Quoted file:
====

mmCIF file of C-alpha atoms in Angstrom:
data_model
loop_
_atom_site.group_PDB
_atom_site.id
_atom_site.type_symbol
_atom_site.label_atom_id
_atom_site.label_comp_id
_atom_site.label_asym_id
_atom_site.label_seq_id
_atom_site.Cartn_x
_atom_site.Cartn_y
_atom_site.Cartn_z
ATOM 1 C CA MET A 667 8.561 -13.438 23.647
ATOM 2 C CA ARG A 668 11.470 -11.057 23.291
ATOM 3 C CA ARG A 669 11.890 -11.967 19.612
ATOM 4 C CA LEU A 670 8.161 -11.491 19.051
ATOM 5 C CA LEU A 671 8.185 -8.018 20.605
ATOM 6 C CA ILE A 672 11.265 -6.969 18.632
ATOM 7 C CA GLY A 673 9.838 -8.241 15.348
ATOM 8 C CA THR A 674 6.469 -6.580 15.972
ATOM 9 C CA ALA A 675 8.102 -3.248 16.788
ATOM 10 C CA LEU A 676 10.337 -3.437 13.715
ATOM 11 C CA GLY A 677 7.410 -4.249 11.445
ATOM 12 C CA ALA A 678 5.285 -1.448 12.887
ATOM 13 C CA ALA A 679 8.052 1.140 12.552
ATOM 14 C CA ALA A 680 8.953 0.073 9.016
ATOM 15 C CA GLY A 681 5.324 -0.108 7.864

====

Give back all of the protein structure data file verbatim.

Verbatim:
mmCIF file of C-alpha atoms in Angstrom:
data_model
loop_
_atom_site.group_PDB
_atom_site.id
_atom_site.type_symbol
_atom_site.label_atom_id
_atom_site.label_comp_id
_atom_site.label_asym_id
_atom_site.label_seq_id
_atom_site.Cartn_x
_atom_site.Cartn_y
_atom_site.Cartn_z
ATOM 1 C CA MET A 667 8.561 -13.438 23.647
ATOM 2 C CA ARG A 668 11.470 -11.057 23.291
ATOM 3 C CA ARG A 669 11.890 -11.967 19.612
ATOM 4 C CA LEU A 670 8.161 -11.491 19.051
ATOM 5 C CA LEU A 671 8.185 -8.018 20.605
ATOM 6 C CA ILE A 672 11.265 -6.969 18.632
ATOM 7 C CA GLY A 673 9.838 -8.241 15.348
ATOM 8 C CA THR A 674 6.469 -6.580 15.972
ATOM 9 C CA ALA A 675 8.102 -3.248 16.788
ATOM 10 C CA LEU A 676 10.337 -3.437 13.715
ATOM 11 C CA GLY A 677 7.410 -4.249 11.445
ATOM 12 C CA ALA A 678 5.285 -1.448 12.887
ATOM 13 C CA ALA A 679 8.052 1.140 12.552
ATOM 14 C CA ALA A 680 8.953 0.073 9.016
ATOM 15 C CA GLY A 681 5.324 -0.108 7.864